Locally, JLL is the property manager for Rosedale Center and Calhoun Square, and it’s the leasing agent for a 2.8 million-square-foot portfolio of office properties.

“Jones Lang LaSalle understands the importance of establishing Union Depot as a great public place in Lowertown and in downtown St. Paul, which should serve as a catalyst to spur nearby commercial and residential development,” RCRRA Commissioner and Chair Jim McDonough said in a statement.

If negotiations are successful, JLL will take over the day-to-day property management of Union Depot, including general facility management, building operations and maintenance, cleaning, and security. Additionally, the firm will implement a retail development plan for the transit hub and turn it into “a vibrant, active place for shopping and arts or cultural events.”

To that end, One on One Bicycle Studio, Inc., has been selected to design and operate a bicycle center on the ground level of Union Depot—a selection that’s also pending negotiations with the RCRRA. The center will have entrances and storefront windows facing Sibley Street, and it will feature secure bicycle storage, showers and lockers for commuters, and bicycle repair and retail services. One on One also plans to operate a café and art gallery that would offer various grab-and-go foods for consumers.

In 2003, One on One became the first combined bicycle and coffee shop in Minneapolis. It is located just a few blocks from the Hiawatha light-rail line downtown.

When construction on Union Depot is completed at the end of 2012, the 290,000-square-foot facility, which sits on a 33-acre site, will bring together riders of Amtrak trains, the Central Corridor light-rail line, Metro Transit bus routes, and Jefferson Lines bus service—plus bicyclists and pedestrians. Future regional transit ways and a planned high-speed rail service to Chicago also would stop there.

The Union Depot is located in downtown St. Paul’s historic Lowertown area, a vibrant neighborhood along the Mississippi River. It was built between 1918 and 1923 on the site of an earlier train station, which was destroyed by a fire in 1915. Prior to the renovation, the southern part of the property was occupied and used by the U.S. Postal Service. The northern section contains condos and restaurants, which will remain following the renovation.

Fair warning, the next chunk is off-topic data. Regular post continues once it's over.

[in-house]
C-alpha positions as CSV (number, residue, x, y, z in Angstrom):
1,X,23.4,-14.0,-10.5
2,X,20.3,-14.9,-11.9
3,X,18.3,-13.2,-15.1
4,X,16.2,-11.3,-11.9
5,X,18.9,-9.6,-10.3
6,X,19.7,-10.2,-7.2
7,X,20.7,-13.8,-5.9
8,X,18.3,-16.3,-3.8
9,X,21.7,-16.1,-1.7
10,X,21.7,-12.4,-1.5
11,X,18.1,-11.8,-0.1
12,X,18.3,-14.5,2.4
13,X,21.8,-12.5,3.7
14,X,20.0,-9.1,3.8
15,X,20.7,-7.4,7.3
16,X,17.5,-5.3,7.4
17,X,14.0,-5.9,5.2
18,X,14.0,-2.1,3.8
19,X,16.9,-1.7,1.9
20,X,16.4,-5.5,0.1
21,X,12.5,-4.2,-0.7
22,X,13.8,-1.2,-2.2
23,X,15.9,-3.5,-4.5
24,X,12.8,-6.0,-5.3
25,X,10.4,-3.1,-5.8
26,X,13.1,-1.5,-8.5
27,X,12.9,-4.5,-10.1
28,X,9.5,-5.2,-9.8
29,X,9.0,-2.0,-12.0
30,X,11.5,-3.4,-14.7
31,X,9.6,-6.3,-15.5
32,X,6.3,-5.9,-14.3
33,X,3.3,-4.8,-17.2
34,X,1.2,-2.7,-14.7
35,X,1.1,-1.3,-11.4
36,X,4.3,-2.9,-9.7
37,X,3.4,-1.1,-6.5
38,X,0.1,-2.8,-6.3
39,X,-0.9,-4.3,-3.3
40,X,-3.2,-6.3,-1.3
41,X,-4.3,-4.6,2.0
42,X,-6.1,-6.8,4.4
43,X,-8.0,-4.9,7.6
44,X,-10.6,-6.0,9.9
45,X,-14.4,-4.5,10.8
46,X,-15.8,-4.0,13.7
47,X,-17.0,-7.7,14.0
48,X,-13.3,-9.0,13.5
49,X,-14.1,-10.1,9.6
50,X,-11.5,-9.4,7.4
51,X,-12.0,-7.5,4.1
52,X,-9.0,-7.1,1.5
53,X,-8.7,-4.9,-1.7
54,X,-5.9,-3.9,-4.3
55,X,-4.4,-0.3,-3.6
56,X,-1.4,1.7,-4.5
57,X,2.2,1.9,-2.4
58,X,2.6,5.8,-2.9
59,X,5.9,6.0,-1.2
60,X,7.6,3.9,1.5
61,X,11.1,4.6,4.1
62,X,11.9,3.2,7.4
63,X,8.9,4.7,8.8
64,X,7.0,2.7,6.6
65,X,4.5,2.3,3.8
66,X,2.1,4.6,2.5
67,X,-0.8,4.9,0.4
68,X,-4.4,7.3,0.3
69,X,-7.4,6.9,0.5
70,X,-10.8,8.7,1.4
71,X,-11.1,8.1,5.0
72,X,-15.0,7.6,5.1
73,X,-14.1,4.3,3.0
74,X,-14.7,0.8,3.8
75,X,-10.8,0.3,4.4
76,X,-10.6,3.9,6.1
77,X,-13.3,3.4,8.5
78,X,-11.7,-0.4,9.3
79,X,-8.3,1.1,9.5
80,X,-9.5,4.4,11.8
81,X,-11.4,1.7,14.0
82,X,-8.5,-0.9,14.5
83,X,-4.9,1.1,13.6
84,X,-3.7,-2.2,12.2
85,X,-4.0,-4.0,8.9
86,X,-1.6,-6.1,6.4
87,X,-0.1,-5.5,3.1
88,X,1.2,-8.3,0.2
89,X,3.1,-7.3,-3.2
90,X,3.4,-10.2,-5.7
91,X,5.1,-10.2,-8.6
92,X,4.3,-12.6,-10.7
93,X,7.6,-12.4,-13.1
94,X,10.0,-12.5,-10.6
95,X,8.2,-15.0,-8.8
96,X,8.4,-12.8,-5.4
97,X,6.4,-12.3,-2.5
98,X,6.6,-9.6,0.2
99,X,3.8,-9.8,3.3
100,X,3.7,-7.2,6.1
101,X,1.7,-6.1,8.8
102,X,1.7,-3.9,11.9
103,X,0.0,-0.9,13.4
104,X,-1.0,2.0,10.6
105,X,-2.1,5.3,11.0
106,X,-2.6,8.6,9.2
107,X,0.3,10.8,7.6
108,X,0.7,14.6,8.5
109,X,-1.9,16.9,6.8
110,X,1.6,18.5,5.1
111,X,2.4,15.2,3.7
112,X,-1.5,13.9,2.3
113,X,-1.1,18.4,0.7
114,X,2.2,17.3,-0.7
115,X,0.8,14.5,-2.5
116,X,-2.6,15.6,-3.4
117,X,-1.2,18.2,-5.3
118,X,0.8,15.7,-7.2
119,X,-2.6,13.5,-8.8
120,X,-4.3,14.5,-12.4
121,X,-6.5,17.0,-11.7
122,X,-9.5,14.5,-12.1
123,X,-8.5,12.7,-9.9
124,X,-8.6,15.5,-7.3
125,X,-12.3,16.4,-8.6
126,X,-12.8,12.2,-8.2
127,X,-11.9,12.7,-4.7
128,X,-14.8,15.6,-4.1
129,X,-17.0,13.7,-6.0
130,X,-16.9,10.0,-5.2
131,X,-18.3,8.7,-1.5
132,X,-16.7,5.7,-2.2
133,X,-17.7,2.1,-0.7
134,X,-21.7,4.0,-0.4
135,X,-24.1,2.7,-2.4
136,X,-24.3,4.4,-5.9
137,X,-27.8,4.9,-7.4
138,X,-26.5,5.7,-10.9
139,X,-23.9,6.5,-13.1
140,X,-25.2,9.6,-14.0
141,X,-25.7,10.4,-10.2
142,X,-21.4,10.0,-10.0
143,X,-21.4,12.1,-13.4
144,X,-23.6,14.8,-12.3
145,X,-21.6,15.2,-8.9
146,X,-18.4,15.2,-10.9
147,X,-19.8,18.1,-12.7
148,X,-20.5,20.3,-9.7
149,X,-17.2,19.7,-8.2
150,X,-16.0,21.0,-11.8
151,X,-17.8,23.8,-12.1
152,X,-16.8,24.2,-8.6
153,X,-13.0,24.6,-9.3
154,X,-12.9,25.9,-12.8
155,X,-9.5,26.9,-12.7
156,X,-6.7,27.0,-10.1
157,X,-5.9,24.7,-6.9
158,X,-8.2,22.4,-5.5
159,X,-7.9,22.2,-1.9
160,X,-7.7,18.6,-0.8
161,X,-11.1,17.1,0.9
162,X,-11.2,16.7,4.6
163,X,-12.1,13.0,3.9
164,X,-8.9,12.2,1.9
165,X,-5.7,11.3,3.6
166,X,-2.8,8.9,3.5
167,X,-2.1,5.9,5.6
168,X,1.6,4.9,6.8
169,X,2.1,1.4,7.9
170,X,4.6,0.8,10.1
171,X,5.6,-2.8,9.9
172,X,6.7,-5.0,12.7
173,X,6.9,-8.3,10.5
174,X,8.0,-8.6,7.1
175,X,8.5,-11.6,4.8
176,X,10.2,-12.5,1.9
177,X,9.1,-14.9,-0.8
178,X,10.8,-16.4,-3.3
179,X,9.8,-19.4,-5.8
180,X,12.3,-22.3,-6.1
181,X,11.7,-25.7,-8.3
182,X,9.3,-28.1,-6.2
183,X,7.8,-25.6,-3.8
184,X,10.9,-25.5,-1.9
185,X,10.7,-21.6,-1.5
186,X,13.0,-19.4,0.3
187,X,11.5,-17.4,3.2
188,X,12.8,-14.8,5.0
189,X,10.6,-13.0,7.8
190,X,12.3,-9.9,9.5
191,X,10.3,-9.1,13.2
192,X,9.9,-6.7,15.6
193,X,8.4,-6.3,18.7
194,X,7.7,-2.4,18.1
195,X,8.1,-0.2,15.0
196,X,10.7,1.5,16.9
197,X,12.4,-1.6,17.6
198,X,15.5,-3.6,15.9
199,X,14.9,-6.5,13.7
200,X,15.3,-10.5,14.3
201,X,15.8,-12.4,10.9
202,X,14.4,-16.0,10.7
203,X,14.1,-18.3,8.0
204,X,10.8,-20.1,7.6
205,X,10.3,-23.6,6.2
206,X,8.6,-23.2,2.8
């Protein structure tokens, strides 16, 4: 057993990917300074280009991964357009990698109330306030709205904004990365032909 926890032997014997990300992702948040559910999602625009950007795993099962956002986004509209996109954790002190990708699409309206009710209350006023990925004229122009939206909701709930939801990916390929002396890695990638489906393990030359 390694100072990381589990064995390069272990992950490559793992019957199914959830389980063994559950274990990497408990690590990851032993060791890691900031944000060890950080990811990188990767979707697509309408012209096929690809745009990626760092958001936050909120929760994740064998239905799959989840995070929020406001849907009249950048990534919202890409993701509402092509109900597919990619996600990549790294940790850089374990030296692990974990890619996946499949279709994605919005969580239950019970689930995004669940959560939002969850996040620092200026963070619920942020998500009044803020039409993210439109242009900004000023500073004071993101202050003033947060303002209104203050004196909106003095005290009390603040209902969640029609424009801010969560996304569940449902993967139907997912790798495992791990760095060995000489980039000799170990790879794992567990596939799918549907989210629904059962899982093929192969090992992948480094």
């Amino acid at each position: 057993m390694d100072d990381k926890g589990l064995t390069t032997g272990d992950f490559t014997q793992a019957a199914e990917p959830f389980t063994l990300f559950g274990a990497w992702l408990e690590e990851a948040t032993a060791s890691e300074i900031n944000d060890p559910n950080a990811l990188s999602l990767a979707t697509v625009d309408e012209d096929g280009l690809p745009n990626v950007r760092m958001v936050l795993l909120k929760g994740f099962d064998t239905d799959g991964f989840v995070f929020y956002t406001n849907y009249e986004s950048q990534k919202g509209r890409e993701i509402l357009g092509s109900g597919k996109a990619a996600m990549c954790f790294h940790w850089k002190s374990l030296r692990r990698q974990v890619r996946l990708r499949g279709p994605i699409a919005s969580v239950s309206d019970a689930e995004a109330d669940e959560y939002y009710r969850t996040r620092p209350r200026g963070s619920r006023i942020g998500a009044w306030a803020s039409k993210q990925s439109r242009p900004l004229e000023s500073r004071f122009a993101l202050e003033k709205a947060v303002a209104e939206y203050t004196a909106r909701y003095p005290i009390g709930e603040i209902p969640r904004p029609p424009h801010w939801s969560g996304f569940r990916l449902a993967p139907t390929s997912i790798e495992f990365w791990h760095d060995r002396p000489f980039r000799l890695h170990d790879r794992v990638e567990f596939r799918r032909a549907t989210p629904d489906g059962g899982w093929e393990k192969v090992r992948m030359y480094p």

—Christa Meland
(cmeland@tcbmag.com)

Central Corridor Light-Rail Line is 50 Percent Done

The Metropolitan Council said that the $957 million project is on track for the light-rail line to begin service in 2014, although a specific service date hasn’t yet been announced.

Construction on the Central Corridor light-rail line is half finished and on track to be three-quarters done by the end of 2012, the Metropolitan Council said Monday.

“The contractors really hit the ground running in March. We now have work occurring in all areas of the nearly 10-mile-long project, employing more than 3,000 workers to date,” Met Council Chair Sue Haigh said in a statement.

Utility relocations, roadway removal and replacement, track installation, and the structural elements of all 18 stations are on track to be completed by the end of the year.

In 2013 and 2014, installation of the electrical, signaling, and communications systems will take place—and the operations of the trains will be tested.

The Met Council said that the project is on schedule for the light-rail line to begin service in 2014, although a specific service date hasn’t yet been announced. The $957 million project will connect Minneapolis and St. Paul along Washington and University avenues. Construction began in late 2010.

Despite the progress that’s been achieved to date, highway closures associated with the project are imminent in St. Paul.

According to the Minnesota Department of Transportation, Interstate 94 between the Fifth Street/10th Street exit and the ramp to 12th Street will close at 8 p.m. Friday—as will Interstate 35E between 11th Street and the 10th Street/Wacouta exits. The thoroughfares will reopen at 5 a.m. next Monday.

The closures are due to light-rail construction work that will take place on the Cedar Street bridge over the Interstate 35E/Interstate 94 intersection.

For more specific information about upcoming road closures and corresponding detours, click here.

—Christa Meland
(cmeland@tcbmag.com)